40 Years Ago Today

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Curtain Raiser

Mourning & Fear in America, Colltalers

Unrealistic optimists and believers on a universal ‘fair and balanced’ order have been seriously challenged this past week. For how to respond to the president’s North Korean-style bombastic rhetoric towards North Korea, and to the deadly white supremacist Charlottesville rally?
Will we see the feared Atomic Clock needle move closer to midnight, as Kim Jong un has already answered in kind, threatening over 150 thousand Guamanians? Will the already critical U.S. racial relations take yet another turn to the worst? Should we all give it up already?
The short answer is obviously no, even without asking that receding group, bless their soul. At the same time, Americans are evidently doing a poor job showing the world that we’ve got it together. And that is as much a global threat as the escalation of the two egomaniacs’ diatribes.
One thing we all share with the Pollyanna subscribers, though: we’re afraid, very afraid indeed. Even those keeping their minds above the water – our salute to thee -, know that when their fears begin to coincide with those of doom proselytizers, something may really hit the fan.
It’s not that anything is possible, only that there are way too many realistic possibilities that things may go south, and we’re resisting having to list them here. Plus all the implicit unpredictability, since this is a battle of (evil?) wills between two powerful but deeply unsound leaders.
The president may not see this, but the Pentagon is in state of alert. If something happens, even and specially an ill-advised exchange between the two, we may all be dragged to the inevitable. Worse, some are already counting (hoping?) on that scenario, and preparing accordingly.
If we were to ask world citizens whether they trust either Trump or Kim Jong un to be aware of the implications of a first nuclear strike, the answer would probably be too distraught to be guessed. Let’s just say that it’d likely not to be one to be cheered upon, and leave it at that.
Domestically, many Americans are wondering if we’re following to the letter a recipe to disaster and what the hell can be done to derail it.
For the White House’s first six months have been an uncanny confirmation of every prediction – yes, offered by so-called pessimists – made even before the Oath of Office. With no governing accomplishment but a constant turmoil of inconsistencies, a brewing collusion and treason scandal, and approval ratings down the toilet, the administration, they said, would be likely to invoke a war of distraction just about now.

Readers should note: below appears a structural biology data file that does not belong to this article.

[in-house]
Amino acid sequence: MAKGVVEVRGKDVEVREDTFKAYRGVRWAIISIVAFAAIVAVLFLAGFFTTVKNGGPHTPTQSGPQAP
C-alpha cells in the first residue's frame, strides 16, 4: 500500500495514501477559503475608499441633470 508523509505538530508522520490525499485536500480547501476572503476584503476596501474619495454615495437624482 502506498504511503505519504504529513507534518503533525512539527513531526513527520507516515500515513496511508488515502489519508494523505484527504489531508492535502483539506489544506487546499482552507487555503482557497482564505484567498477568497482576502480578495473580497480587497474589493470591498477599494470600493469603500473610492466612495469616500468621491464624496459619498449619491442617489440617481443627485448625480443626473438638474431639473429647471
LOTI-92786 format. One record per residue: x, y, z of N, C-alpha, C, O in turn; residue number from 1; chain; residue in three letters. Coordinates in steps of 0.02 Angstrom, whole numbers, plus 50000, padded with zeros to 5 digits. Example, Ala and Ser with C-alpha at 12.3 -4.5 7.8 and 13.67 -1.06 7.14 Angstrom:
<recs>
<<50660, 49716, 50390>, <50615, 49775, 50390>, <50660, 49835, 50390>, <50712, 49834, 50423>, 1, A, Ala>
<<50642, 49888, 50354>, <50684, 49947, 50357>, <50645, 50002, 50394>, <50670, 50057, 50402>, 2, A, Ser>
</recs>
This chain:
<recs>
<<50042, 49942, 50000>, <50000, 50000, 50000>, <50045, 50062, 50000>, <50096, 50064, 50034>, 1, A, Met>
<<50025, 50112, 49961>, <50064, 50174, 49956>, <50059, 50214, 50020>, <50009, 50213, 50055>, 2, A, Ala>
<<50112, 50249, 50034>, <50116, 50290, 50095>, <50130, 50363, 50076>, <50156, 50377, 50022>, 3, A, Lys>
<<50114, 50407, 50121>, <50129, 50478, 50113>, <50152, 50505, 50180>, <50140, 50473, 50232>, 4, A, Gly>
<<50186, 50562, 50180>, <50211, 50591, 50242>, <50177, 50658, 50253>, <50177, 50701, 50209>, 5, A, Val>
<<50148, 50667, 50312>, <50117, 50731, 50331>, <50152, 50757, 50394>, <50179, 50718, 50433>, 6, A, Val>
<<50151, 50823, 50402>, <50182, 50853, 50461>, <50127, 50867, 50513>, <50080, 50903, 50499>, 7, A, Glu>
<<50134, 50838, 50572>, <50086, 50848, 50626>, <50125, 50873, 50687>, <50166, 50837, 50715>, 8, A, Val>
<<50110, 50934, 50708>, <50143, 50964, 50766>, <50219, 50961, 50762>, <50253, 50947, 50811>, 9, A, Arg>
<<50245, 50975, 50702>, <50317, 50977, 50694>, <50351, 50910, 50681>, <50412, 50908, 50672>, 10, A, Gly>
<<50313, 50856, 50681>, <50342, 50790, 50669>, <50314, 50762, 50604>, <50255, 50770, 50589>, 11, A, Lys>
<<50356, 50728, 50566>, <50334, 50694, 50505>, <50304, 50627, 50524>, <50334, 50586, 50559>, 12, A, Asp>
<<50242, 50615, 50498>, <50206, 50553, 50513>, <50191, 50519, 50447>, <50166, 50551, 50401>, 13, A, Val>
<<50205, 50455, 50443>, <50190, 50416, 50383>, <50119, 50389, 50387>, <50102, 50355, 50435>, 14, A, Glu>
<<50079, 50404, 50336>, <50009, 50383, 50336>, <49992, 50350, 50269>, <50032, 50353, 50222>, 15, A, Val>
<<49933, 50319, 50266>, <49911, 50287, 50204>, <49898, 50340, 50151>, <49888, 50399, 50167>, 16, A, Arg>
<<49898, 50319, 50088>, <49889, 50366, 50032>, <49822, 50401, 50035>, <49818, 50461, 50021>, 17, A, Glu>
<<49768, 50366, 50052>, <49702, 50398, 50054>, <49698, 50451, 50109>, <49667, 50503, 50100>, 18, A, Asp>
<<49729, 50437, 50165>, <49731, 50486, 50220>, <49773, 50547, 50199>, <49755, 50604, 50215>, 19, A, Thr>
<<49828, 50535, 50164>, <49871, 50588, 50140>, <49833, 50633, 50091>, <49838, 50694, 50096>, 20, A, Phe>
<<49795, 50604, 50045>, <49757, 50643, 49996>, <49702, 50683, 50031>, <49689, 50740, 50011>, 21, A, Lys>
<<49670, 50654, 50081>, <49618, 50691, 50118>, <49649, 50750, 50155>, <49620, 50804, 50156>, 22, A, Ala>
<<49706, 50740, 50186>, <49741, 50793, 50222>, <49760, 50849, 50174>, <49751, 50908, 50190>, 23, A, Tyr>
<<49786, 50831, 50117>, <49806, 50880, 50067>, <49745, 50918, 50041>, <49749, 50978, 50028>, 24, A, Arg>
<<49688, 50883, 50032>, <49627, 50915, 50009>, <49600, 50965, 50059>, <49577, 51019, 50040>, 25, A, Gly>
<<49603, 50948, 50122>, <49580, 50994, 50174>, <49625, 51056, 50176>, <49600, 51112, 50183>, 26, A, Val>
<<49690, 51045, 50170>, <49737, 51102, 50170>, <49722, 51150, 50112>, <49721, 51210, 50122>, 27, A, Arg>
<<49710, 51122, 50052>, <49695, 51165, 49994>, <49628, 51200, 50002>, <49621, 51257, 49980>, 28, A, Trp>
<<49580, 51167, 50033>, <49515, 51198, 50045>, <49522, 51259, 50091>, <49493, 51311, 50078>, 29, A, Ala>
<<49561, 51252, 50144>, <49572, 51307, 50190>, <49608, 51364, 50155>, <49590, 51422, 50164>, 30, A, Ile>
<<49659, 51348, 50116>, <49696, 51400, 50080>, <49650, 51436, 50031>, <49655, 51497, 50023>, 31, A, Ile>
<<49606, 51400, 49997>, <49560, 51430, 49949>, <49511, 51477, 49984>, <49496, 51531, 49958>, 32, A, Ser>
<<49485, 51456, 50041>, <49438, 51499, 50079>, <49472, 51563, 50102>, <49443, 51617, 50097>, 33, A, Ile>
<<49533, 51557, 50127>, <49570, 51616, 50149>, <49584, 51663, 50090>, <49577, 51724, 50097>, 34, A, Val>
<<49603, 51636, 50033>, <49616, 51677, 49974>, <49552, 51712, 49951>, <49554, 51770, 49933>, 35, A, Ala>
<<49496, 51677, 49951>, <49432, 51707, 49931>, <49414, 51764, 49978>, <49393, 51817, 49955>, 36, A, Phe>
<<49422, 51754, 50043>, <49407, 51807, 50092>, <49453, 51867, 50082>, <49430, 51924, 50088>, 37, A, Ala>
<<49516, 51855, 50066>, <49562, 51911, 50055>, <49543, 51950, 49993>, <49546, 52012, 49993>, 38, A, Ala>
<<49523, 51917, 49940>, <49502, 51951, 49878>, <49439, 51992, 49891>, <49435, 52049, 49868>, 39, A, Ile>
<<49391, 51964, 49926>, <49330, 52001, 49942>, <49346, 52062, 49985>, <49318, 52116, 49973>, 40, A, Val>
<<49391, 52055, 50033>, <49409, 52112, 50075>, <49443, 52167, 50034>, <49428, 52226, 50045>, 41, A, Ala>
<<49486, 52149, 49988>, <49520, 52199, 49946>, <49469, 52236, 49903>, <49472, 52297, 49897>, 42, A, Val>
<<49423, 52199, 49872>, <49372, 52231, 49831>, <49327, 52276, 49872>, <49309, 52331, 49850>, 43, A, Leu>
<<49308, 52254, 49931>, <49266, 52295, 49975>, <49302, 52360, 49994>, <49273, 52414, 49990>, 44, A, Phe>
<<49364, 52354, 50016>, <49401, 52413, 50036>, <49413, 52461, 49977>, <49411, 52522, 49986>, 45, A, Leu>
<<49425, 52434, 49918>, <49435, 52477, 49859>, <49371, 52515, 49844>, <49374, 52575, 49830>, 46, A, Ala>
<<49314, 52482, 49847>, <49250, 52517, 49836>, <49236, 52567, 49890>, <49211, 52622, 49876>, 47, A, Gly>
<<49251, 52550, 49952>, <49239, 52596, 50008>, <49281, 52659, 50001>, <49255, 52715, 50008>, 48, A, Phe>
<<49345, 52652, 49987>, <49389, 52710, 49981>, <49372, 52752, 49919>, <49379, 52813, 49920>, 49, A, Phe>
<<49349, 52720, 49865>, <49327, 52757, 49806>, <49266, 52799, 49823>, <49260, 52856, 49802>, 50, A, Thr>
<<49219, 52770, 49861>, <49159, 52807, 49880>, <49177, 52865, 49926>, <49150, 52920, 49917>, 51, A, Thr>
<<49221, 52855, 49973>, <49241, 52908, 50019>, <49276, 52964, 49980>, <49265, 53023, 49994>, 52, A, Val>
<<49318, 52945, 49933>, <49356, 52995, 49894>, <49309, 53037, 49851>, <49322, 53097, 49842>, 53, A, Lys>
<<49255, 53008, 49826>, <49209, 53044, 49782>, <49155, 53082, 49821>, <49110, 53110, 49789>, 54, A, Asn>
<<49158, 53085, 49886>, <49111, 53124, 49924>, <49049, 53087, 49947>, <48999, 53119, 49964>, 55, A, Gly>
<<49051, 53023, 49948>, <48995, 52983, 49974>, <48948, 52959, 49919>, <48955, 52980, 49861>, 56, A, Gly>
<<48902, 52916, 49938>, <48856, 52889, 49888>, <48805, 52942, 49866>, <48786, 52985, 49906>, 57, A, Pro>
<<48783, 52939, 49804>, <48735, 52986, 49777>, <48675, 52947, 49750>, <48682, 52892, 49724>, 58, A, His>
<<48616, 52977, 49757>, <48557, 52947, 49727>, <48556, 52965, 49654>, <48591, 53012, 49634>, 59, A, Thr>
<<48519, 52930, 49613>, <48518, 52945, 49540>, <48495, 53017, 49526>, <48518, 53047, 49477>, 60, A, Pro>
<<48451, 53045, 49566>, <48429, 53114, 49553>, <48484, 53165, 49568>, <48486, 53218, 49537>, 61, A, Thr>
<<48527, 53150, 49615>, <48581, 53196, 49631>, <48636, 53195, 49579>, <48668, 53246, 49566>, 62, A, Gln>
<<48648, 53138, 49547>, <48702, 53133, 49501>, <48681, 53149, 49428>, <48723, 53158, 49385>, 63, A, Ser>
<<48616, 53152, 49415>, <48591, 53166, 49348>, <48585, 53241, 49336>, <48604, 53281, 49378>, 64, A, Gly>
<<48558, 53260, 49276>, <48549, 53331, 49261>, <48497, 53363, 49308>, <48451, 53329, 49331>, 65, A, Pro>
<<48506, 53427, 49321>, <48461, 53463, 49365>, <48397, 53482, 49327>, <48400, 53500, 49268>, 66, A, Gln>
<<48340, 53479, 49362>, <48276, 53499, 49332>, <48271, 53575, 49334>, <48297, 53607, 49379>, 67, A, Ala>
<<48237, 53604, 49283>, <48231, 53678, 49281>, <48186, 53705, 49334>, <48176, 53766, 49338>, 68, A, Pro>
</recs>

The Korean peninsula may be teeming with warships and fear, but it’s Guam, where the U.S. has military bases, that was mentioned by name by Kim, to be the first in the crosshairs of its ballistic nukes. The island at the centre of hate is supposed to be busy preparing for an attack.
But then again, how one ‘prepares’ for a nuclear explosion, other than fleeing to the other end of the world? If that’s even an option, that is. Besides, before even hitting Guam’s territorial waters, the retaliation will surely be already annihilating the vessel from which the rocket departed from. That means, war will have its first Continue reading

Amazon Via Acre

I Know Why the
Vultures Laughed

We were all set, strapped onto metal seats, when the captain announced: everybody out, we got stuck. After two days flying, and two flawless landings, only the Guajará Mirim ‘runaway’ mud to stop our fearless DC-3 on its tracks. Everyone got dirty pushing the plane.
On the sideways, Native Brazilian Indians laughed out loud. It was not their first time having a blast with visitors, but I never went back for seconds. Once we took off, my mind was racing towards the Acre State, where I’d spend three months with my friend Tonho and his family.
We got to know a stretch of the majestic Amazon Rainforest, three times as big then as it is now. I flew for free as a military officer’s son, aboard a Douglas from the National Air Mail. Tonho left Rio three days later, on a commercial flight, but we got to Rio Branco together.
My place was next to piles of letters and parcels, as DC-3s were still being used on regular post routes within Brazil. No complaints; I didn’t know then, but it turned out to be one of the greatest trips of my life, a real miracle, as I hadn’t a cent to my name but was treated like a king.
On the way, I’ve spent a night in Porto Velho, whose downtown area on that rainy winter of 1973, was occupied by a huge gypsy camp. I had already realized that I was visiting another country, but I felt even more foreigner having a hard time understanding them. Pure prejudice made me weary of the Roma and not to ask for directions.

Brazil’s vast distances and geographical north-south set up has a lot to do with the radical differences among its regions. Getting to the northwest, wild and racially mixed, coming from the south, urban and white European, is like a kick in the ass. You get on all your fours and it’s better to take your time getting up again.
Things seemed so odd, that the first thing the two teenagers got was cough medicine, which used to be unwittingly loaded with codeine. We were not into alcohol, and weed was rarer than snow, so pharma high was our tour guide exploring the sights and city blocks.